Tuesday, April 23, 2019

Review: The Far Field

Shalini had a complicated relationship with her mother. When she dies, Shalini is devastated and angry. Uncertain about what to do next, she decides to travel to Kashmir to track down Bashir Ahmed. Ahmed was a traveling salesman whose visits seemed to bring her mother rare moments of happiness. But the towns and villages of Kashmir are very different from her privileged upbringing in Bangalore. Shalini doesn't know if she wants to be involved in the complicated relationships and secrets that permeate the Ahmed home, but she may not have a choice.

It is almost difficult to write about The Far Field, because it encompasses so many things. It's a story about the shift from naive childhood to adulthood, about grief and finding the edges of your knowledge of someone you loved and lost. It's a story about privilege and poverty and politics, and realizing that you know so little about the world around you. In the opening pages, Shalini tells readers that "I am thirty years old and that is nothing." After that, the book moves in parallel timelines, as she remembers growing up with her unpredictable, vibrant, sometimes cruel mother, and tries to learn more about her mother and herself in the present.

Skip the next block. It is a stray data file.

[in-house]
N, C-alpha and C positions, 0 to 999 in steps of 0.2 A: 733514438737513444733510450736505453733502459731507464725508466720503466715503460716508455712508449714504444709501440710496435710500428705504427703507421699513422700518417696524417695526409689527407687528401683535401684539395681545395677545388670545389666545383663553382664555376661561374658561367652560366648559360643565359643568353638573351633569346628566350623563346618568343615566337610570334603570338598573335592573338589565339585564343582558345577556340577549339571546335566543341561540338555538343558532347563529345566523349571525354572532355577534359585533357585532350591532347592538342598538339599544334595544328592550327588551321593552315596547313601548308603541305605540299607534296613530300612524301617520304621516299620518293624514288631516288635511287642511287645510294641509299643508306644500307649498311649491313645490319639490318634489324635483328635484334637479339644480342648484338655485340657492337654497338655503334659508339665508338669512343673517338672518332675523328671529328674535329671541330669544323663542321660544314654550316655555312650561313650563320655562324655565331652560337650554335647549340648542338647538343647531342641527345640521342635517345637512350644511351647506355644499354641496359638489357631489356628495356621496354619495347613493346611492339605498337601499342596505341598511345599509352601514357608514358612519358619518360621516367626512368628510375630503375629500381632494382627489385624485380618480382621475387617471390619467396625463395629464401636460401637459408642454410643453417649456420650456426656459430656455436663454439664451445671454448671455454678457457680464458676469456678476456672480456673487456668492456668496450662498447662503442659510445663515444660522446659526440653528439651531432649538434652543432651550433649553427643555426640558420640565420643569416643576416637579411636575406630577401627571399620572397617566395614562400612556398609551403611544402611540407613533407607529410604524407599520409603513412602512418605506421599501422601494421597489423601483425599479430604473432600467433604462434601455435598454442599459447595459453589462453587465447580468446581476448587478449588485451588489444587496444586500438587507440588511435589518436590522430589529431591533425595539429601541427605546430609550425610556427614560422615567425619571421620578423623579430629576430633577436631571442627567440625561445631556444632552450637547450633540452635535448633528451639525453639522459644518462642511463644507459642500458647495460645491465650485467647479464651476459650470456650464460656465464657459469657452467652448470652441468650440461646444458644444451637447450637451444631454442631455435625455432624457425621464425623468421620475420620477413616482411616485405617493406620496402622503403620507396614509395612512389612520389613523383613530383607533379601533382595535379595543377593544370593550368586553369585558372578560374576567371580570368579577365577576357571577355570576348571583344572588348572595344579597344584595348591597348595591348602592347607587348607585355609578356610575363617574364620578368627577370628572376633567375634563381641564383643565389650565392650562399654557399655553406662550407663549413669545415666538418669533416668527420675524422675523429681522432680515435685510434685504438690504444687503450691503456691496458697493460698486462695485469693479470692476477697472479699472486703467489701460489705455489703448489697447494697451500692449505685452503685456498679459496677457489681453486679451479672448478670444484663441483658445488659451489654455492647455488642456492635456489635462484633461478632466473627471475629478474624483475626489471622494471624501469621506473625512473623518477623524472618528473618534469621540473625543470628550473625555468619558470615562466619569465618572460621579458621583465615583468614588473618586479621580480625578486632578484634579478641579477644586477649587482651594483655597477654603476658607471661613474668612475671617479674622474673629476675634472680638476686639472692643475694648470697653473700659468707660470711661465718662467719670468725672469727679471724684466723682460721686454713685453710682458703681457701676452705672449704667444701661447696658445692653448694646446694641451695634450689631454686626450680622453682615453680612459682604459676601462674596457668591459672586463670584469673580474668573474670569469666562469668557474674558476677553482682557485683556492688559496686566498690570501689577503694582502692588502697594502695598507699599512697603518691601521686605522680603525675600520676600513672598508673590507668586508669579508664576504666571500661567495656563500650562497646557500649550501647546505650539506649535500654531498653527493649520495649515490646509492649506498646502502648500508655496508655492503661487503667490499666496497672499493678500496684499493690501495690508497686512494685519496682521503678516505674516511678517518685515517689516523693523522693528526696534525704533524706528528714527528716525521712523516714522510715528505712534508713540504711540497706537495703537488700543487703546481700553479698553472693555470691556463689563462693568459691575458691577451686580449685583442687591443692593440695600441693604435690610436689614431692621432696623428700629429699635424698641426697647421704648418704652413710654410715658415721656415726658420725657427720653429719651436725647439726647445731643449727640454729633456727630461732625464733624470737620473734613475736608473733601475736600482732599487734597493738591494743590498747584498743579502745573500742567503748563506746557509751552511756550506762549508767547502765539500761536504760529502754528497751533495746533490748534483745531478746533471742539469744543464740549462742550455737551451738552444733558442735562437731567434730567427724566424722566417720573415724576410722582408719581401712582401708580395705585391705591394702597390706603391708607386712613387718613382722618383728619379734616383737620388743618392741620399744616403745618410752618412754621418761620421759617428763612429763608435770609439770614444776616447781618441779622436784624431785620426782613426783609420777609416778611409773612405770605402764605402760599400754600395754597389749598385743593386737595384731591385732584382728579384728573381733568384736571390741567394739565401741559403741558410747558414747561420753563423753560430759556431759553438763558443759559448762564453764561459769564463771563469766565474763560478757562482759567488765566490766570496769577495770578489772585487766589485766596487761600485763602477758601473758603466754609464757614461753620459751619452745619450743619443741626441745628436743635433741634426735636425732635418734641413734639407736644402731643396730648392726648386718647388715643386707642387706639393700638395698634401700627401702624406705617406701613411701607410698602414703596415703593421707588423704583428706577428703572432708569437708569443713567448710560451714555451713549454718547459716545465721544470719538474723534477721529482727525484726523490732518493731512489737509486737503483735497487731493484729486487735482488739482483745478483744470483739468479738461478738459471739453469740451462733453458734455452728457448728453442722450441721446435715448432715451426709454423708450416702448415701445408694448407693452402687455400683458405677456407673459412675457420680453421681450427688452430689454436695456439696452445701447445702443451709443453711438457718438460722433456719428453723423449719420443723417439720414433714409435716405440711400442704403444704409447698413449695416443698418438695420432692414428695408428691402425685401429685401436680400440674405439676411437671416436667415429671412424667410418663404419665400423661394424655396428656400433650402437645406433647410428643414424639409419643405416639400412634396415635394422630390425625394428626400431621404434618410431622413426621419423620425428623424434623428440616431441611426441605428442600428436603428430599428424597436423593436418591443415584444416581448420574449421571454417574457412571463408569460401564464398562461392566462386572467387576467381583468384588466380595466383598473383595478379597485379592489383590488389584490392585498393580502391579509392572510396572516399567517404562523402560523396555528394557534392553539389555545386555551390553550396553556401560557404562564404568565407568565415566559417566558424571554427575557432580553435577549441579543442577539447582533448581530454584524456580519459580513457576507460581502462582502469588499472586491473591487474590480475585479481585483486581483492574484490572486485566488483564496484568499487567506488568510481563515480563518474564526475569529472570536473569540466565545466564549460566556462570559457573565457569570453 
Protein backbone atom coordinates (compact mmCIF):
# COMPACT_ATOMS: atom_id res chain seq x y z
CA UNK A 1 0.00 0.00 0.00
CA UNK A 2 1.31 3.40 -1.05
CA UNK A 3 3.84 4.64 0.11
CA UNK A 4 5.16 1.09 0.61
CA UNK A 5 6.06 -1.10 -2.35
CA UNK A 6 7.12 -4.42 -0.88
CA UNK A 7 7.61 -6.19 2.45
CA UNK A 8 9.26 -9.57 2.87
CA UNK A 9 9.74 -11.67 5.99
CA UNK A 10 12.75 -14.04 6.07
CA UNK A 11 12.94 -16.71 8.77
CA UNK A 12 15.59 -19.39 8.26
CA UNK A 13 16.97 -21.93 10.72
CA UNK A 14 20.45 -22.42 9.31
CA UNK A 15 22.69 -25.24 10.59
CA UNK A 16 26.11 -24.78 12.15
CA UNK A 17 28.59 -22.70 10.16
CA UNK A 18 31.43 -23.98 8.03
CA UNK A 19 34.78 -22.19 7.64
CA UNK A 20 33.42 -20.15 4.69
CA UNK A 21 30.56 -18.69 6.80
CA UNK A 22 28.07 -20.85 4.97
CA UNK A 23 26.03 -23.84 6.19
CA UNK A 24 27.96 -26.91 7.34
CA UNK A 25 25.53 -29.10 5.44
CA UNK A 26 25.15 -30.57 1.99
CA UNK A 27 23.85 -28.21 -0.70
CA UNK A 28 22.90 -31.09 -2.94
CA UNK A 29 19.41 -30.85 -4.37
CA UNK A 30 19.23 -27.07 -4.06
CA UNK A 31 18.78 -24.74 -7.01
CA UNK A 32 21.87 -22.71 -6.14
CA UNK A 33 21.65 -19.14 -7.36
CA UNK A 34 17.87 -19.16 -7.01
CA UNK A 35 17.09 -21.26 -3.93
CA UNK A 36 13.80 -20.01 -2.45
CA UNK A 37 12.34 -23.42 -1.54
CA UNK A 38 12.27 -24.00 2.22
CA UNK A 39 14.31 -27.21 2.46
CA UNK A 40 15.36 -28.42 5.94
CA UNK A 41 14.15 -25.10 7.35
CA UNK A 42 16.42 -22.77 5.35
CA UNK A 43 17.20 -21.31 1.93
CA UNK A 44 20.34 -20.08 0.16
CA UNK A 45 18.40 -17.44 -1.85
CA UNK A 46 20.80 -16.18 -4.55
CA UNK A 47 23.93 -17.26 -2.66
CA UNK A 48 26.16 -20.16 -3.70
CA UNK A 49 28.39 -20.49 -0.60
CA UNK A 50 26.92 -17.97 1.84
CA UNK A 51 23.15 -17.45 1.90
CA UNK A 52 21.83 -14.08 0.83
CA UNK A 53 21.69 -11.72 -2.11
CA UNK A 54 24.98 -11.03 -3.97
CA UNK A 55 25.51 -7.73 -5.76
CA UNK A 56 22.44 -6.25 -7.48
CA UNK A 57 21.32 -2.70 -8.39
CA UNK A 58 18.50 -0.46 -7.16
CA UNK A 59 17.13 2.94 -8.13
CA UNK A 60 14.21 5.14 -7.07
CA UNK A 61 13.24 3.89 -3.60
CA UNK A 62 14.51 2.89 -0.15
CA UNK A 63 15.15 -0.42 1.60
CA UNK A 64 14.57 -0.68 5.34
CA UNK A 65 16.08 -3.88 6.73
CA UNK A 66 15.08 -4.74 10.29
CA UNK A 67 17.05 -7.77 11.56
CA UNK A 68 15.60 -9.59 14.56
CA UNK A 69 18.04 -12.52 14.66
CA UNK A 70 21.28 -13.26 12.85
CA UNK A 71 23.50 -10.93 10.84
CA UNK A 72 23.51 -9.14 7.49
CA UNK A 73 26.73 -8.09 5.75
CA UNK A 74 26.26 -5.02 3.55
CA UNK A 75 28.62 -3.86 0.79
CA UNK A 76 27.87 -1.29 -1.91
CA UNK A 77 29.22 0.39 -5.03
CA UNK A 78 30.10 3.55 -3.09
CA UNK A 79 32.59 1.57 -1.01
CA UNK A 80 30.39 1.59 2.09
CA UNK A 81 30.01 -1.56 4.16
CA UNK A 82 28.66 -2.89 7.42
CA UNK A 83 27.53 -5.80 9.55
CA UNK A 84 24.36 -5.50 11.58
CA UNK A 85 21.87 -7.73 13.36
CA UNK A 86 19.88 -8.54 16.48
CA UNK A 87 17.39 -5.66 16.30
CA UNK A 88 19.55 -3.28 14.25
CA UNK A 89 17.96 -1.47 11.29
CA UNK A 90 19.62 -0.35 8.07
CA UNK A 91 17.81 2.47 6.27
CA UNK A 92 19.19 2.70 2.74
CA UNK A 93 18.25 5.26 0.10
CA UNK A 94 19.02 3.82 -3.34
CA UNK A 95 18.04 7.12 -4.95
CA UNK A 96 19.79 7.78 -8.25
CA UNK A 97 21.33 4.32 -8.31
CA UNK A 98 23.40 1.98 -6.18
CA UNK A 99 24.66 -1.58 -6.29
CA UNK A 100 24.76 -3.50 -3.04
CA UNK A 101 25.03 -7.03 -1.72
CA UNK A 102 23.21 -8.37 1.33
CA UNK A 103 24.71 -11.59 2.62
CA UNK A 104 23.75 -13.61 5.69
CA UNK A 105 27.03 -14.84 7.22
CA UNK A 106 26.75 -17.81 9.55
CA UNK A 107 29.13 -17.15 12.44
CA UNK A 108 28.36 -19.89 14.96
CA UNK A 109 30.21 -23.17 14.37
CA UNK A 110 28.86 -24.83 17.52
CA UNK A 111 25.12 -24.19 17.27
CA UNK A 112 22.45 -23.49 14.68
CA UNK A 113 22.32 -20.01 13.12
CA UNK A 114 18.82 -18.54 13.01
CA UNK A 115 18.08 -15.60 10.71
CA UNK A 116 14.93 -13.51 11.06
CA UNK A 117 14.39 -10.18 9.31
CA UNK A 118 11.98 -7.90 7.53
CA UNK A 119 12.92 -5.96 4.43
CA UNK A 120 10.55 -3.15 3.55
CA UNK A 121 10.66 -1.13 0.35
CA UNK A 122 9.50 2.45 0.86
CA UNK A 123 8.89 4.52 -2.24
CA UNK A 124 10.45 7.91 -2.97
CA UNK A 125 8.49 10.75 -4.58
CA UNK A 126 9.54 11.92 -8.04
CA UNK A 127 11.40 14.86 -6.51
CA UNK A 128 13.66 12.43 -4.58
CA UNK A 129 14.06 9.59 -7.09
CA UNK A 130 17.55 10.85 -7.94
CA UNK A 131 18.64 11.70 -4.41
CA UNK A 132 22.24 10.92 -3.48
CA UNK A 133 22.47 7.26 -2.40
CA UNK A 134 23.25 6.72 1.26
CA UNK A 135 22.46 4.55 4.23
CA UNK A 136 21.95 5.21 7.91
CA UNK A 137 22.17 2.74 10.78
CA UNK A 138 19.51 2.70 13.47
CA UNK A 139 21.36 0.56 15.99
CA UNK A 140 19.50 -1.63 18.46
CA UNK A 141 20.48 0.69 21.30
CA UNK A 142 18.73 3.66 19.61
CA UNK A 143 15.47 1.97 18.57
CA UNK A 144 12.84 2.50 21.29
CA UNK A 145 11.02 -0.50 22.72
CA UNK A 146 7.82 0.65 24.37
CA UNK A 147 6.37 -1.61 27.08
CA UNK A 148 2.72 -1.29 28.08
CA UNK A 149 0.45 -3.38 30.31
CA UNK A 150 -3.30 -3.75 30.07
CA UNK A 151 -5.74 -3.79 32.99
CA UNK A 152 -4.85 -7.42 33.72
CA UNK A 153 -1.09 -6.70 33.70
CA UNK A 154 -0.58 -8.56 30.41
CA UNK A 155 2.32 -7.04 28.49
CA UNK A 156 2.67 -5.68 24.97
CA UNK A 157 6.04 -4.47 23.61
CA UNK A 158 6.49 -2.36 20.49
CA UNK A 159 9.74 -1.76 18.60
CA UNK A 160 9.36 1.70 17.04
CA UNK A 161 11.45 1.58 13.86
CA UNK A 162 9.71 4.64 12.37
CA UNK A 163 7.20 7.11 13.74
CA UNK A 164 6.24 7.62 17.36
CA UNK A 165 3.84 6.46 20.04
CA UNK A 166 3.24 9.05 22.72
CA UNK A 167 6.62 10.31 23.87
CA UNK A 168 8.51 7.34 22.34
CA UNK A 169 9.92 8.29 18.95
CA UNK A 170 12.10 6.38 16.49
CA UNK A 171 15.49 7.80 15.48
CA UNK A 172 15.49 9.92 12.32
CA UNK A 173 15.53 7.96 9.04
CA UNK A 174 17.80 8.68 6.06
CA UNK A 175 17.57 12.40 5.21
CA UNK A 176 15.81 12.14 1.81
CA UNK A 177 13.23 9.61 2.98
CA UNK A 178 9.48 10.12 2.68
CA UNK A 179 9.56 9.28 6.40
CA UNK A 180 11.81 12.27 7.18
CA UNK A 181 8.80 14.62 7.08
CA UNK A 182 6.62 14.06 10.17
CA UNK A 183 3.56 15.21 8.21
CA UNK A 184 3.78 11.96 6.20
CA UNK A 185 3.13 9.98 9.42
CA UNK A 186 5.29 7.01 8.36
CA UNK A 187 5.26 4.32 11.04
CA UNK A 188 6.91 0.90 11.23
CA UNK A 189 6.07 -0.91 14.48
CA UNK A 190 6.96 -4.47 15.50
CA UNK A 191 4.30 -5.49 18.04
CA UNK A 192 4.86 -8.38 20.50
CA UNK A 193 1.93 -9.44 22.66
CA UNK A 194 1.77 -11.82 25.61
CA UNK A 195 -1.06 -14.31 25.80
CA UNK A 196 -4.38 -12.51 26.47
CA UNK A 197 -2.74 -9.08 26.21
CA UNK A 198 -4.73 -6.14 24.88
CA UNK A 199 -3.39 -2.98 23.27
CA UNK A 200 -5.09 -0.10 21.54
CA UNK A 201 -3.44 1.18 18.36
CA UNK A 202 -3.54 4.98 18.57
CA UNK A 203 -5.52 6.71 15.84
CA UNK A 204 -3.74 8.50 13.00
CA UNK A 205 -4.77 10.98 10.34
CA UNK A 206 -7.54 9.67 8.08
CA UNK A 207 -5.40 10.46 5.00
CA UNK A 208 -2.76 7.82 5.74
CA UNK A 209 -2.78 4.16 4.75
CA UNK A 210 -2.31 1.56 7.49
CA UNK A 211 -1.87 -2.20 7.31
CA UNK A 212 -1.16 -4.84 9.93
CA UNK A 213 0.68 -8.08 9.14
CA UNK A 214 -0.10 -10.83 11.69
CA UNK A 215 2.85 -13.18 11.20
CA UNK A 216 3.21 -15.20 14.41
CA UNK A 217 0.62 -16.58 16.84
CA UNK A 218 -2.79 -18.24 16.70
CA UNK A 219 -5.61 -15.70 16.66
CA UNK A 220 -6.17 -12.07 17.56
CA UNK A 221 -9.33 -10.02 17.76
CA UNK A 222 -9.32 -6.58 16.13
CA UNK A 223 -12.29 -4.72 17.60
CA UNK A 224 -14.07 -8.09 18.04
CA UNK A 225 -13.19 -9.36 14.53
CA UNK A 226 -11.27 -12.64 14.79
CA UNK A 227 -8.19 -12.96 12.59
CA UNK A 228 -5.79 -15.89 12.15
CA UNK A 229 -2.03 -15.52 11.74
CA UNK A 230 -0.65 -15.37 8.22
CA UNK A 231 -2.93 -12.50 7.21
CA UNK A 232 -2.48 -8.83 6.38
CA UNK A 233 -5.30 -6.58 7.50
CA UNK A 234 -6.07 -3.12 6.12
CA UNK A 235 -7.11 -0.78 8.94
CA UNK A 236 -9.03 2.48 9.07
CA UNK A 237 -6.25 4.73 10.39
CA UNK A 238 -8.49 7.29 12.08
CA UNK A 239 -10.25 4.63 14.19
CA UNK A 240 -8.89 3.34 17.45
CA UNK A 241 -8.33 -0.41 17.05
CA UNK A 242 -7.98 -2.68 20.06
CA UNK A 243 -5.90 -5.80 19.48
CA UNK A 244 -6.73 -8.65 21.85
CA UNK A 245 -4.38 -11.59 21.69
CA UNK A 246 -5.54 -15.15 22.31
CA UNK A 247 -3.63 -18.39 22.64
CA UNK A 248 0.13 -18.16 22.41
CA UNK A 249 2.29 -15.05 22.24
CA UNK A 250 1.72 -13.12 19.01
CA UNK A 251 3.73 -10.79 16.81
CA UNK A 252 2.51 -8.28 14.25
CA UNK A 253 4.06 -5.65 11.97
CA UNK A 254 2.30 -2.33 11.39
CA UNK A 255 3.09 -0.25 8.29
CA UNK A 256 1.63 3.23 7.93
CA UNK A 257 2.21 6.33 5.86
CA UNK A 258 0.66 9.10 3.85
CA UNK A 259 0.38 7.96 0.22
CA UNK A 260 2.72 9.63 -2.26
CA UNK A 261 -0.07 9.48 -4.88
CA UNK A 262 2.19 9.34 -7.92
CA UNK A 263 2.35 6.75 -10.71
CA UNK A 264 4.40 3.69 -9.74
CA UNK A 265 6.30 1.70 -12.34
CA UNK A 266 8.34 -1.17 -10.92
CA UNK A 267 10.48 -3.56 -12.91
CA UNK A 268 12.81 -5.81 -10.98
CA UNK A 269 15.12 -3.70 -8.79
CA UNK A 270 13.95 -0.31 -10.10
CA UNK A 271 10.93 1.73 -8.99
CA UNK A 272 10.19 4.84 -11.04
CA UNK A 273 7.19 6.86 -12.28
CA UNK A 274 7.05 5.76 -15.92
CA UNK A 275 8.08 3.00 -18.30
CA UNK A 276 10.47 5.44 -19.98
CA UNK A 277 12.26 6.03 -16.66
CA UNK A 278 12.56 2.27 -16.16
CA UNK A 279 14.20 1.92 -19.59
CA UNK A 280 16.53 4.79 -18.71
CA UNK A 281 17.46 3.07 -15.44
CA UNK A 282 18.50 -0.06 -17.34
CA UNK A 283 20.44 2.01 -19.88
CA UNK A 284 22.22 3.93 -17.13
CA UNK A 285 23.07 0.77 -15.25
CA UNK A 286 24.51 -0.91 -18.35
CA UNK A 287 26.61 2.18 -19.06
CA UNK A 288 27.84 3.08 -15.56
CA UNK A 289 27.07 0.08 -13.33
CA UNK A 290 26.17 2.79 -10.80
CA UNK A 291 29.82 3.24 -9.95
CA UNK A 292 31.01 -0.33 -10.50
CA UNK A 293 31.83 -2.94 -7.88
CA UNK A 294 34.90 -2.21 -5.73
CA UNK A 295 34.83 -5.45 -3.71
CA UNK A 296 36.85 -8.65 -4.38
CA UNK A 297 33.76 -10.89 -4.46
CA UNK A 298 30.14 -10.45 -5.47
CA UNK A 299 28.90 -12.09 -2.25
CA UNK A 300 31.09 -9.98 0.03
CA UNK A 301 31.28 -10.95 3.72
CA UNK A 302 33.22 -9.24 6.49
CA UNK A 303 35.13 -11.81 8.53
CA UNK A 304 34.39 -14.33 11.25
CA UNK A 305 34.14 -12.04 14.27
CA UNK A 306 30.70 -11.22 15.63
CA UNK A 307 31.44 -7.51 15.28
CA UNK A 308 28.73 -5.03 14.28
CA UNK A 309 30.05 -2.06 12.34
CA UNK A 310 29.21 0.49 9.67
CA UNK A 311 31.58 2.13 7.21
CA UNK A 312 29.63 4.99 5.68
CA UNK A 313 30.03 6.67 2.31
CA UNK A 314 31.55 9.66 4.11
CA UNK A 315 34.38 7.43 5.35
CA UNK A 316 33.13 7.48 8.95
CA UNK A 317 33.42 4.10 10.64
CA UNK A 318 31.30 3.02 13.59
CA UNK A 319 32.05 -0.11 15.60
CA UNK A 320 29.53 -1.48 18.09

The book is beautifully written. It's hard to believe that this novel is Madhuri Vijay's debut, because she reveals human emotion and failing so well, while simultaneously making you feel that you are really walking narrow mountain pathways or wandering through the streets of Bangalore. The Far Field is an intimate and sprawling story at the same time, as Shalini comes to terms with the loss of her mother and learns what her place is in a tumultuous, uncertain world.

The Far Field
By Madhuri Vijay
Grove Press January 2019
432 pages
From the library

1 comment:

  1. Wow, this sounds so good! I hadn't heard about it before, but your review made me want to read it - thanks! I will look for it.

    Sue

    Book By Book

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